Finding Nemo’s Genes: A chromosome-scale reference assembly of the genome of the orange clownfish Amphiprion percula

Robert Lehmann, Damien J. Lightfoot, Celia Schunter, Craig T. Michell, Hajime Ohyanagi, Katsuhiko Mineta, Sylvain Foret, Michael L. Berumen, David J. Miller, Manuel Aranda, Takashi Gojobori, Philip L. Munday, Timothy Ravasi

Research output: Contribution to journalArticlepeer-review

35 Scopus citations


The iconic orange clownfish, Amphiprion percula, is a model organism for studying the ecology and evolution of reef fishes, including patterns of population connectivity, sex change, social organization, habitat selection and adaptation to climate change. Notably, the orange clownfish is the only reef fish for which a complete larval dispersal kernel has been established and was the first fish species for which it was demonstrated that antipredator responses of reef fishes could be impaired by ocean acidification. Despite its importance, molecular resources for this species remain scarce and until now it lacked a reference genome assembly. Here, we present a de novo chromosome-scale assembly of the genome of the orange clownfish Amphiprion percula. We utilized single-molecule real-time sequencing technology from Pacific Biosciences to produce an initial polished assembly comprised of 1,414 contigs, with a contig N50 length of 1.86 Mb. Using Hi-C-based chromatin contact maps, 98% of the genome assembly were placed into 24 chromosomes, resulting in a final assembly of 908.8 Mb in length with contig and scaffold N50s of 3.12 and 38.4 Mb, respectively. This makes it one of the most contiguous and complete fish genome assemblies currently available. The genome was annotated with 26,597 protein-coding genes and contains 96% of the core set of conserved actinopterygian orthologs. The availability of this reference genome assembly as a community resource will further strengthen the role of the orange clownfish as a model species for research on the ecology and evolution of reef fishes.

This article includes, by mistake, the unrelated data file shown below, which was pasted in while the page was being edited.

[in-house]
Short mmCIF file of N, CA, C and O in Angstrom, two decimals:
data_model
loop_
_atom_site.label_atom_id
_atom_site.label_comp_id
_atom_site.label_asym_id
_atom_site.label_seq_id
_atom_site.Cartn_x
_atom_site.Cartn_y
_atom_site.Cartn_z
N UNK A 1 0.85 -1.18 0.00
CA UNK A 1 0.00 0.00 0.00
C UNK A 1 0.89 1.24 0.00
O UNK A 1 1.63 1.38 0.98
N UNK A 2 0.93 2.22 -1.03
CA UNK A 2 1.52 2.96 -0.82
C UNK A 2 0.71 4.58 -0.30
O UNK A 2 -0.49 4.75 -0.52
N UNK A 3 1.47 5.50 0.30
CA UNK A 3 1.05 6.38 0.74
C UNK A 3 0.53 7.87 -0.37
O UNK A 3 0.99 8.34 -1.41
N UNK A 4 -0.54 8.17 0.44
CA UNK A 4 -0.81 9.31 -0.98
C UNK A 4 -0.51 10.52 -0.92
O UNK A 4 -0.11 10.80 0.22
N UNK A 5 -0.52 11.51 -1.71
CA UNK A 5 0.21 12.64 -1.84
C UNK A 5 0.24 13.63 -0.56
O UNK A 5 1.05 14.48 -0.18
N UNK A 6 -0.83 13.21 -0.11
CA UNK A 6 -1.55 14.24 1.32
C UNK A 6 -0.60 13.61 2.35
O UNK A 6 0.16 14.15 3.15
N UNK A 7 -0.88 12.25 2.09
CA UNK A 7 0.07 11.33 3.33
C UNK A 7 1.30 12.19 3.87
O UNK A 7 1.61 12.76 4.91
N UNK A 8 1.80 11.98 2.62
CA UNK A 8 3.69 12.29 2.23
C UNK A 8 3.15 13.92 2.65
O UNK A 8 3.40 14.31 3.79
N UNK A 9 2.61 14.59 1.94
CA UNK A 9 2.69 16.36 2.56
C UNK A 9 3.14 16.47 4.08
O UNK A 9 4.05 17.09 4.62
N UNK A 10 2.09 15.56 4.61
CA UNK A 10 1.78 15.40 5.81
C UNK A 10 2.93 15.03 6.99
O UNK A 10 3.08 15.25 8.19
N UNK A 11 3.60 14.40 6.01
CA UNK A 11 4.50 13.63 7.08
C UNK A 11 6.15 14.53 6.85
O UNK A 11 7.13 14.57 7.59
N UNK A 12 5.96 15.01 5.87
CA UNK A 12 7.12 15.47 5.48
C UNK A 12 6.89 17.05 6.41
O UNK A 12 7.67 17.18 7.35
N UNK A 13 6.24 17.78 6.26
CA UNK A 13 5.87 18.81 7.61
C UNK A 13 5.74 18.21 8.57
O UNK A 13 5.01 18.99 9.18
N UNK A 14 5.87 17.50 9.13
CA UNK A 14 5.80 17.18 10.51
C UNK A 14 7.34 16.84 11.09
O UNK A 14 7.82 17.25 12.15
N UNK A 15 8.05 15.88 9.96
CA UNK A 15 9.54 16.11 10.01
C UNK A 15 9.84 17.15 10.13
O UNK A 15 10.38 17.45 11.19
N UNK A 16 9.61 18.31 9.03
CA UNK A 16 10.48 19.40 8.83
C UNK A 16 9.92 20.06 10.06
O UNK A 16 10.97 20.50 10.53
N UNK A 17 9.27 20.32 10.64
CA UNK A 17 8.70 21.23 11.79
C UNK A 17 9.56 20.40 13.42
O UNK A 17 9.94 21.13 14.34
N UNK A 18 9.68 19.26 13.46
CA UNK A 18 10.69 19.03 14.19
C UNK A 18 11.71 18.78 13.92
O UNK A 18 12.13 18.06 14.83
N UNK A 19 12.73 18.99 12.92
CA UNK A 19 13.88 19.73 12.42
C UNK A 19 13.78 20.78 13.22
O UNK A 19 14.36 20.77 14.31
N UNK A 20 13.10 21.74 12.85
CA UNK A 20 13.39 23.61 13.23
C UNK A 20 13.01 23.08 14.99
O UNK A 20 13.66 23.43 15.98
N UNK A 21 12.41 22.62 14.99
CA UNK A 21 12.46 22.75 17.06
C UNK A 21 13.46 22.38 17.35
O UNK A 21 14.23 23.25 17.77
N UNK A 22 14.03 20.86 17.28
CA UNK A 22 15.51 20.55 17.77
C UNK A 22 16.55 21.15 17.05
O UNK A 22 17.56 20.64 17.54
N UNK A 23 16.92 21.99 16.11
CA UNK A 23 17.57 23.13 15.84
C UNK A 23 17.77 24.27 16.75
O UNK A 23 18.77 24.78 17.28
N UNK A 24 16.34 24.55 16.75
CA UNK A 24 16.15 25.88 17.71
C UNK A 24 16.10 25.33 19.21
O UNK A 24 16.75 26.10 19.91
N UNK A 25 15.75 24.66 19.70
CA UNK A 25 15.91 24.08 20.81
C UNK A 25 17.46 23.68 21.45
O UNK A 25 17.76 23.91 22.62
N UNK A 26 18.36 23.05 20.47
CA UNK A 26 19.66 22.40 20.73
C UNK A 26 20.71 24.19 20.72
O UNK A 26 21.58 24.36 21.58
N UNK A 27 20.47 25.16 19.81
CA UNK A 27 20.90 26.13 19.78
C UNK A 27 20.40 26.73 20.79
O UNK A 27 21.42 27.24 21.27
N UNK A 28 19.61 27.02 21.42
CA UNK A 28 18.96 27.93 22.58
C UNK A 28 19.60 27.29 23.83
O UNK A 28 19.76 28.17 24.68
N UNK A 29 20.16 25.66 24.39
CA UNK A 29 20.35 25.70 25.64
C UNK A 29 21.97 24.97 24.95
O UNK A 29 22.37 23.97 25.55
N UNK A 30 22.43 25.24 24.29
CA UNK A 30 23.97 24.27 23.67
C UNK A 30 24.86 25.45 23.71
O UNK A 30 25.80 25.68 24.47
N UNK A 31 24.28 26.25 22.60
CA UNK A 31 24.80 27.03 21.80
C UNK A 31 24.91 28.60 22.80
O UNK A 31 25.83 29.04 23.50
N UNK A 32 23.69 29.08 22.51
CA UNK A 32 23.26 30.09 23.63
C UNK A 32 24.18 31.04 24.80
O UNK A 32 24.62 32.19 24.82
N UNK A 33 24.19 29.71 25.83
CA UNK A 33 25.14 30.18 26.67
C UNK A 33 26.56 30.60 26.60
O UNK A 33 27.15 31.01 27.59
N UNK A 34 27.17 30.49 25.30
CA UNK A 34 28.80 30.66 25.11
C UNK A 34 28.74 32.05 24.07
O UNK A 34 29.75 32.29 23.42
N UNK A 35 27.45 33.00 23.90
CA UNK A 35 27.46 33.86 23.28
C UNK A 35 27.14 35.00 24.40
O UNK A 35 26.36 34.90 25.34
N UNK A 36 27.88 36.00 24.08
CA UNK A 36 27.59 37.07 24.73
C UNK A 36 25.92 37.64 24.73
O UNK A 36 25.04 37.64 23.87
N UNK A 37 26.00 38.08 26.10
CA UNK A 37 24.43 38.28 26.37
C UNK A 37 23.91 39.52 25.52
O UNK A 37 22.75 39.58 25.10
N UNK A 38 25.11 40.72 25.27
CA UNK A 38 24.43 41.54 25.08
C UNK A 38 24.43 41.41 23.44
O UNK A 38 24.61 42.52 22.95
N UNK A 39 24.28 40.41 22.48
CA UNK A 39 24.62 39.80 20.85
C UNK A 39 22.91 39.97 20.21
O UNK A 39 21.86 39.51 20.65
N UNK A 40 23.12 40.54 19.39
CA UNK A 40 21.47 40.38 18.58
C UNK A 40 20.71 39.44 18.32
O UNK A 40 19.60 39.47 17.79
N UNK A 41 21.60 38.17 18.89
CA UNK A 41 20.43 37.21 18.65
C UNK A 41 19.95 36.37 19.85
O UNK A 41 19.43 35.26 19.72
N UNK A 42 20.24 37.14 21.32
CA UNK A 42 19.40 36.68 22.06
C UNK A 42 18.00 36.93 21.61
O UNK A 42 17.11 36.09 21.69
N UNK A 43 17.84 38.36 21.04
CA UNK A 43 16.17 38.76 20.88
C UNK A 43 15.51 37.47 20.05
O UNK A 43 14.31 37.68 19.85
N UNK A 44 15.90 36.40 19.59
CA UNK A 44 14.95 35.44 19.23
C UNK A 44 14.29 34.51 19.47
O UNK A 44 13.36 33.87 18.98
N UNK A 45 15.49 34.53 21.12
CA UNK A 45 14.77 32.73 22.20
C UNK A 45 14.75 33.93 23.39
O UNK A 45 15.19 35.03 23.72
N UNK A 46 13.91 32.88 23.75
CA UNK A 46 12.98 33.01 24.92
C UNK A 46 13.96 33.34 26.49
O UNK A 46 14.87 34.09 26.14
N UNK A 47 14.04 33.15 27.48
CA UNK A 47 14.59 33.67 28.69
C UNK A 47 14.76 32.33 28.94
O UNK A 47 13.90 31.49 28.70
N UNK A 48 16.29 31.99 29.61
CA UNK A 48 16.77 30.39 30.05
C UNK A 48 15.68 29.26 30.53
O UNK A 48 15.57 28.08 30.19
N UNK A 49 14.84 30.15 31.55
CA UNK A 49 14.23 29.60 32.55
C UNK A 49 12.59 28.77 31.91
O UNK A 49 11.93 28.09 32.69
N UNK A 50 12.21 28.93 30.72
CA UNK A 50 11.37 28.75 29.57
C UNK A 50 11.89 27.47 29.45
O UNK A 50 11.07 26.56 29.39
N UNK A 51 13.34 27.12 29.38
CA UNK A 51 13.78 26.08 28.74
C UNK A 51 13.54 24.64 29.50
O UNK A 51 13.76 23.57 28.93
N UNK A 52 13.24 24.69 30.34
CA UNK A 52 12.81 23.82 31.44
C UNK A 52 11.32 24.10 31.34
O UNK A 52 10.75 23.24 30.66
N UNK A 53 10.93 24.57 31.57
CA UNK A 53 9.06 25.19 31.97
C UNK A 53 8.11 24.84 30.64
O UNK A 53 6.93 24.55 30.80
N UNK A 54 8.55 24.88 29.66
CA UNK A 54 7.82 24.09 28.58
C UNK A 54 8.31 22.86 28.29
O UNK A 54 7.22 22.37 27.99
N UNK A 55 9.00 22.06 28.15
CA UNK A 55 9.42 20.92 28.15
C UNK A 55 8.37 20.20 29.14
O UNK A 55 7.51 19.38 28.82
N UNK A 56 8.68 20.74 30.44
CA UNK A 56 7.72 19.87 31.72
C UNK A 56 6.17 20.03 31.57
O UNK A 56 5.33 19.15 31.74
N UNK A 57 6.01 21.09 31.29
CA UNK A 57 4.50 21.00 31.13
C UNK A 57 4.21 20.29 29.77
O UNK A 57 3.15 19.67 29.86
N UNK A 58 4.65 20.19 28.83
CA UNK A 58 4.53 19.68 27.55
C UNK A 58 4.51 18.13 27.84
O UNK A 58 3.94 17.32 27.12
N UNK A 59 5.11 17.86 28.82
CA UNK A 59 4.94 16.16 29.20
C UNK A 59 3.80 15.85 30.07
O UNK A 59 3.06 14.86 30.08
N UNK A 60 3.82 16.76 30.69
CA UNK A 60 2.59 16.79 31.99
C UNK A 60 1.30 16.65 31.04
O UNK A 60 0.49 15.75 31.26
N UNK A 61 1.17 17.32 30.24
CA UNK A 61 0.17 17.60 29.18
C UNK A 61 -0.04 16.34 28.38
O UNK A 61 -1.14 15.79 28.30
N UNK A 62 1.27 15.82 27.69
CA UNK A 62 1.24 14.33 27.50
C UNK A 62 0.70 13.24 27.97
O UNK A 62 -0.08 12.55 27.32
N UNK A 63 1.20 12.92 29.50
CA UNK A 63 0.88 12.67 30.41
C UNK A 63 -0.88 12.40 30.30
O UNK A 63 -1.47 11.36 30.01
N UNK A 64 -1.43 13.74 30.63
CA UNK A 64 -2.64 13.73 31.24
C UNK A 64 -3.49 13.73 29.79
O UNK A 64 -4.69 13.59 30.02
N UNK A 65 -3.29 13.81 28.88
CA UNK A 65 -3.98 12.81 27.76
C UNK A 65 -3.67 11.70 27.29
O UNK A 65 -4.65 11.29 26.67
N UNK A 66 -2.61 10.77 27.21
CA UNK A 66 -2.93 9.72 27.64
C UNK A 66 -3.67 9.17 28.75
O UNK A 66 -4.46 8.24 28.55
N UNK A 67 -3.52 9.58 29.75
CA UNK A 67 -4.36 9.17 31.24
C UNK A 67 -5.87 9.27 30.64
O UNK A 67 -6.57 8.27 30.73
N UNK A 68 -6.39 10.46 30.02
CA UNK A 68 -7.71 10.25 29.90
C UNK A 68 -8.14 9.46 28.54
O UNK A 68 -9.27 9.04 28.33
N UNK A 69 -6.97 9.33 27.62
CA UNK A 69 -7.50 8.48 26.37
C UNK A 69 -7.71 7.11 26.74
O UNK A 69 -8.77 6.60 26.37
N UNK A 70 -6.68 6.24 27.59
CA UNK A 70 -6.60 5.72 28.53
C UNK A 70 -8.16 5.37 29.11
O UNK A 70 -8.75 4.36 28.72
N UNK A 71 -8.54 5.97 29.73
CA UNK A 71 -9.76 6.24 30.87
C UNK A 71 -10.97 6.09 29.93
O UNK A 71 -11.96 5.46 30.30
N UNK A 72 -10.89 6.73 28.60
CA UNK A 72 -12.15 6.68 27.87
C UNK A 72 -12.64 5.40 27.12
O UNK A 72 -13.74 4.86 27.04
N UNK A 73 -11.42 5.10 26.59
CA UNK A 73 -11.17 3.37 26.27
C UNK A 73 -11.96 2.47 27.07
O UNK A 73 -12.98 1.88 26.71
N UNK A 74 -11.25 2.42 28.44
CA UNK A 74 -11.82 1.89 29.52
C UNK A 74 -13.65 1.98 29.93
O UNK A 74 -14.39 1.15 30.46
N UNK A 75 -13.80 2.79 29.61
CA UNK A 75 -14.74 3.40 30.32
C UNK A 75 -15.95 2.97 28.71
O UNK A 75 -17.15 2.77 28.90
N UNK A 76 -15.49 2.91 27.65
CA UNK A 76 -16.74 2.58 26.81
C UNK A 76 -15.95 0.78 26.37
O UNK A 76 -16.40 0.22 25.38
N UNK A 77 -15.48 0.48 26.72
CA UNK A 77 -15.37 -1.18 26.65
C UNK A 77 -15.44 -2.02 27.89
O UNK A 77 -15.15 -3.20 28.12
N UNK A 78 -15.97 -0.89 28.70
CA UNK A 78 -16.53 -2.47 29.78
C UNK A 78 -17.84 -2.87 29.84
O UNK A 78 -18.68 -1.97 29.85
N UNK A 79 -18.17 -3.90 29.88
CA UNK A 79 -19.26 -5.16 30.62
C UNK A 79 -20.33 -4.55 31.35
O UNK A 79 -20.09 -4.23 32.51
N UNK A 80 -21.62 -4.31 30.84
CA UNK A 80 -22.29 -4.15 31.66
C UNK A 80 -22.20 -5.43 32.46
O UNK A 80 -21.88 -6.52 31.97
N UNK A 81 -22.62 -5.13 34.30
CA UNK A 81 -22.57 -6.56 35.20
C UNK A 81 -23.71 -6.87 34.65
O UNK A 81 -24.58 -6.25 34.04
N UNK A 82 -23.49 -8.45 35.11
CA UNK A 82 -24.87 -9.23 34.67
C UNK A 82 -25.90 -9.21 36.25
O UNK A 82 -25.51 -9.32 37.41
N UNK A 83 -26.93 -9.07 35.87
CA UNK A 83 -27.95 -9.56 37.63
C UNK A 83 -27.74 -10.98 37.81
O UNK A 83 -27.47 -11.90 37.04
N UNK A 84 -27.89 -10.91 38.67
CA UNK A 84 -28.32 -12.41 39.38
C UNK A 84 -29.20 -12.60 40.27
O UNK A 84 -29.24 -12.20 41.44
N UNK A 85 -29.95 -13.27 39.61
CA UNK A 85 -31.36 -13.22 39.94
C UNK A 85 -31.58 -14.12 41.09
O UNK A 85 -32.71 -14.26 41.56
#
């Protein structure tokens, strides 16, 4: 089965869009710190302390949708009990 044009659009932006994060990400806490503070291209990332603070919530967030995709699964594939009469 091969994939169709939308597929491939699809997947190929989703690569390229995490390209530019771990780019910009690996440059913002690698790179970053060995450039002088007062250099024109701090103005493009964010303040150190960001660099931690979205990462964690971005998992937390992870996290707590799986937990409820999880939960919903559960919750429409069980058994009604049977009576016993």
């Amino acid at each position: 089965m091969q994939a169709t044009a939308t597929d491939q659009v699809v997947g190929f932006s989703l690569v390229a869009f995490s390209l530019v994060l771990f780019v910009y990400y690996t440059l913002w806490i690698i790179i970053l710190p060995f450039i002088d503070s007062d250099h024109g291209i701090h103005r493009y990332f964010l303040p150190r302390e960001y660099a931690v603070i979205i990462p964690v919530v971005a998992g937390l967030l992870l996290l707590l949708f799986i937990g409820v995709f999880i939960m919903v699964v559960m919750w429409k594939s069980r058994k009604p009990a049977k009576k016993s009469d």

Original languageEnglish (US)
Pages (from-to)570-585
Number of pages16
JournalMolecular Ecology Resources
Issue number3
StatePublished - Sep 10 2018

Bibliographical note

KAUST Repository Item: Exported on 2020-10-01
Acknowledged KAUST grant number(s): OCRF-2014-CRG3-62140408
Acknowledgements: This study was supported by the Competitive Research Funds OCRF-2014-CRG3-62140408 from the King Abdullah University of Science and Technology (KAUST) to T.R., M.L.B. and P.L.M., as well as KAUST baseline support to M.L.B., M.A., T.G. and T.R. This project was completed under JCU Ethics A1233 and A1415. We thank Dr. Jennifer Donelson and staff at JCU's MARFU facility for assistance with animal husbandry, Dr. Susanne Sprungala for DNA extraction for Illumina library preparation, KAUST BCL for the PacBio sequencing, Dr. Hicham Mansour for sequencing advice and Dr. Rita Bartossek for the PacBio library preparations. We thank Dr. Salim Bougouffa for stimulating discussions. We also acknowledge Mr. Tane Sinclair-Taylor for providing the photograph of the orange clownfish (Figure 1a). This paper is dedicated to our good friend and colleague, Dr. Sylvain Foret.


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